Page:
Skip to main content

Ernest Walter Kidman

Ernest Walter Kidman

     

Walter and Arthur Kidman were twin brothers; they were born on 27 August 1888 and baptised on 16 December. They were the sons of George and Mary Kidman, who lived at Papley Grove, which lies on the edge of the village, on the other side of the main road which runs between Cambridge and St Neots. George and Mary had a large family by today’s standards: William, Emily, Frank, Matilda, Clara, twins Arthur and Walter, Eben and Rosa.

We unfortunately do not have any photograph of Walter.

When conscription was introduced in January 1916 Walter and Eben, as single men, would have been required to enlist. Eben went into the Suffolk Regiment; however Walter’s circumstances were considered by a Local Military Tribunal in March 1916 and they considered that he should be exempted from service for five months on the grounds that he was needed to carry out agricultural work for his employer, and he was supporting his widowed mother. Walter was working at this time as a labourer for EB Greenwood, who farmed 320 acres at Croxton, and he was earning 20 shillings (£1) a week. It appears that Walter was permitted to remain at home during the remainder of 1916; however on 17 January 1917, he was enlisted in the 7th Battalion, 3rd Suffolk Regiment.

We don’t know exactly when he would have embarked for France, but we know that the 7th Suffolks, as part of the 12th (Eastern) Division, 35th Brigade, were moved to the Arras sector of the Western Front in January 1917 and remained there until the end of that year.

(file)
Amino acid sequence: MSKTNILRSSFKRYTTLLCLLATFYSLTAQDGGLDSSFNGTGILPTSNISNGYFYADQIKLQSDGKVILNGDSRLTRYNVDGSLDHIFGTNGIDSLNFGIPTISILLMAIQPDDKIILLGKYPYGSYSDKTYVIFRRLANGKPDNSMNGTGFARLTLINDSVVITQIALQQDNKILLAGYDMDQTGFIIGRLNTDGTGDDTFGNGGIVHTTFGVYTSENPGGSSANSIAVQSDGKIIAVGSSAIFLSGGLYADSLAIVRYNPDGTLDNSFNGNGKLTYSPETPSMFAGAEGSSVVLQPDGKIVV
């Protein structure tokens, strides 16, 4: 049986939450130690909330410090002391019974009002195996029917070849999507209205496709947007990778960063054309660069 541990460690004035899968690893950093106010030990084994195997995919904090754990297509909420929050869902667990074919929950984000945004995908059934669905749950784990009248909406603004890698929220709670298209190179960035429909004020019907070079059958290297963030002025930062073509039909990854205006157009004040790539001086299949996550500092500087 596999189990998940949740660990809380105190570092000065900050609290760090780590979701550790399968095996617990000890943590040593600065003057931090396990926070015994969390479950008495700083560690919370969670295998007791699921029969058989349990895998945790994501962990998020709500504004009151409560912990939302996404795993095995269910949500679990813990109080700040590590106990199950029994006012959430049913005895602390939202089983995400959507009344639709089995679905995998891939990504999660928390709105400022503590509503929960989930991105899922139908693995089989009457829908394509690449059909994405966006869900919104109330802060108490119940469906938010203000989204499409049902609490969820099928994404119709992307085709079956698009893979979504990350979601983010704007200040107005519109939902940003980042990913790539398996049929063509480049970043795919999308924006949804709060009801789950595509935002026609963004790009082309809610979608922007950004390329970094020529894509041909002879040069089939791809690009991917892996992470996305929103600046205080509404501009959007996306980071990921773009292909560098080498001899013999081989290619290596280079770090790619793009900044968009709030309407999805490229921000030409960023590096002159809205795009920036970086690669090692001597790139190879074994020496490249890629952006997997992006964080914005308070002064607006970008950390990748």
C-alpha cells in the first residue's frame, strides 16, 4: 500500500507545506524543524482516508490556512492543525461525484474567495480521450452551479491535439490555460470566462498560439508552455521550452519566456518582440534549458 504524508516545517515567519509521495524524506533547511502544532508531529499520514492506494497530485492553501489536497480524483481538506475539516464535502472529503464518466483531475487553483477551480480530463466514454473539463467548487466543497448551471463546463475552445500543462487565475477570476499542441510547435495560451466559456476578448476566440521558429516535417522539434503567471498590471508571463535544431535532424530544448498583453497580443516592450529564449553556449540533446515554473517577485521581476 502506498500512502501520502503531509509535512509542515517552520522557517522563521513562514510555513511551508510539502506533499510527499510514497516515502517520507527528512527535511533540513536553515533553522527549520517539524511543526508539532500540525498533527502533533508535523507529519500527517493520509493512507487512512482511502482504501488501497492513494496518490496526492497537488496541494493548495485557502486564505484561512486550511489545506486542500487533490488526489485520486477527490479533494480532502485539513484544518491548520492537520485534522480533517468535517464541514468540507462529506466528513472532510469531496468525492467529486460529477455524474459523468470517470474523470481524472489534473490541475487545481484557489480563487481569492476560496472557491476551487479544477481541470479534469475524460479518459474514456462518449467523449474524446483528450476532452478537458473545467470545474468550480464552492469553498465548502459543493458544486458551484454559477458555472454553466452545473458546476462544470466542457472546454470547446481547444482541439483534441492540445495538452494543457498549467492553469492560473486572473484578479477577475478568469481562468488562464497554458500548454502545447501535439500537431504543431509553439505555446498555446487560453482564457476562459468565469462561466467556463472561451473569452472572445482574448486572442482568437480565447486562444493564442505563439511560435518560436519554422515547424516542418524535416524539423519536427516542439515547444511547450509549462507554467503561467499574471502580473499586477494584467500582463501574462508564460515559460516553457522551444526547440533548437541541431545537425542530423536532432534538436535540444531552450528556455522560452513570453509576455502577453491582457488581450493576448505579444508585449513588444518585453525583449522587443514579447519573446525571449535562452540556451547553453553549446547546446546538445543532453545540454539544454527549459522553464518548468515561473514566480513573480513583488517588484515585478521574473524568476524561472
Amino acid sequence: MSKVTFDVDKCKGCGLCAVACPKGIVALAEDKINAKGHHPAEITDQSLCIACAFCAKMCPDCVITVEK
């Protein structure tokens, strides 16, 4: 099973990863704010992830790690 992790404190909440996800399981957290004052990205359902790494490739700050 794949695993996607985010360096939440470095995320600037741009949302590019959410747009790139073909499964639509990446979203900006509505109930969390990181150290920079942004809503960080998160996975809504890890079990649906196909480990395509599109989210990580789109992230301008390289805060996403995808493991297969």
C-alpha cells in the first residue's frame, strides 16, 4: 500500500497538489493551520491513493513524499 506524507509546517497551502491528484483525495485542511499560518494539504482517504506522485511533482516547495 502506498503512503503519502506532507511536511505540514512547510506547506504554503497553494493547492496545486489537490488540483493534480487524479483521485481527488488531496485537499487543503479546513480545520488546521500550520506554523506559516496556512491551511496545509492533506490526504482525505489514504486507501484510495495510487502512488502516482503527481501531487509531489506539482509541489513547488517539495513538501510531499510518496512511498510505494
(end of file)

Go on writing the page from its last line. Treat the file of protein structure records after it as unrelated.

The German withdrawal to the Hindenburg Line earlierin 1917 had meant that the German base at Cambrai, which was of strategic importance as a communications and supply base, was within easier reach for an Allied offensive, and the attack started on 20 November. Nineteen Divisions, including the 12th (Eastern) and 476 tanks of the Tank Corps, took part in the attack on the five and a half mile front, and the battle lasted until 7 December, nineteen days later. 48,000 British and 53,000 German soldiers lost their lives in the battle. Some gains were made through the Hindenburg Line, but German reinforcements bought in as the battle progressed meant that the German retaliatory offensive on 30 November finally resulted in British gains through the Line north of Gonnelieu, but German re-taking of ground won south of Gonnelieu.

Walter was killed in the fighting at Pelican Trench, near Gonnelieu, on Monday 26 November 1917. He was 29 years old.

Walter has no known grave; he is one of 7,000 men commemorated on the Cambrai Memorial to the missing, on the road between Bapaume and Cambrai. The 7th Suffolks were almost wiped out in the Battle of Cambrai.

 

Ernest Walter Kidman
Private 47709, 7th Battalion Suffolk Regiment

27 August 1888 – 26 November 1917
(aged 29)

   
   
  Walter has no known grave; he is one of 7,000 men commemorated on the Cambrai Memorial to the missing, on the road between Bapaume and Cambrai. The 7th Suffolks were almost wiped out in the Battle of Cambrai.
   
   
 

back to Fallen Heroes

     
   
 Eltisley History Society.  Copyright © All Rights Reserved.
 Site Map | Privacy & Cookies | Website by Activ Web Design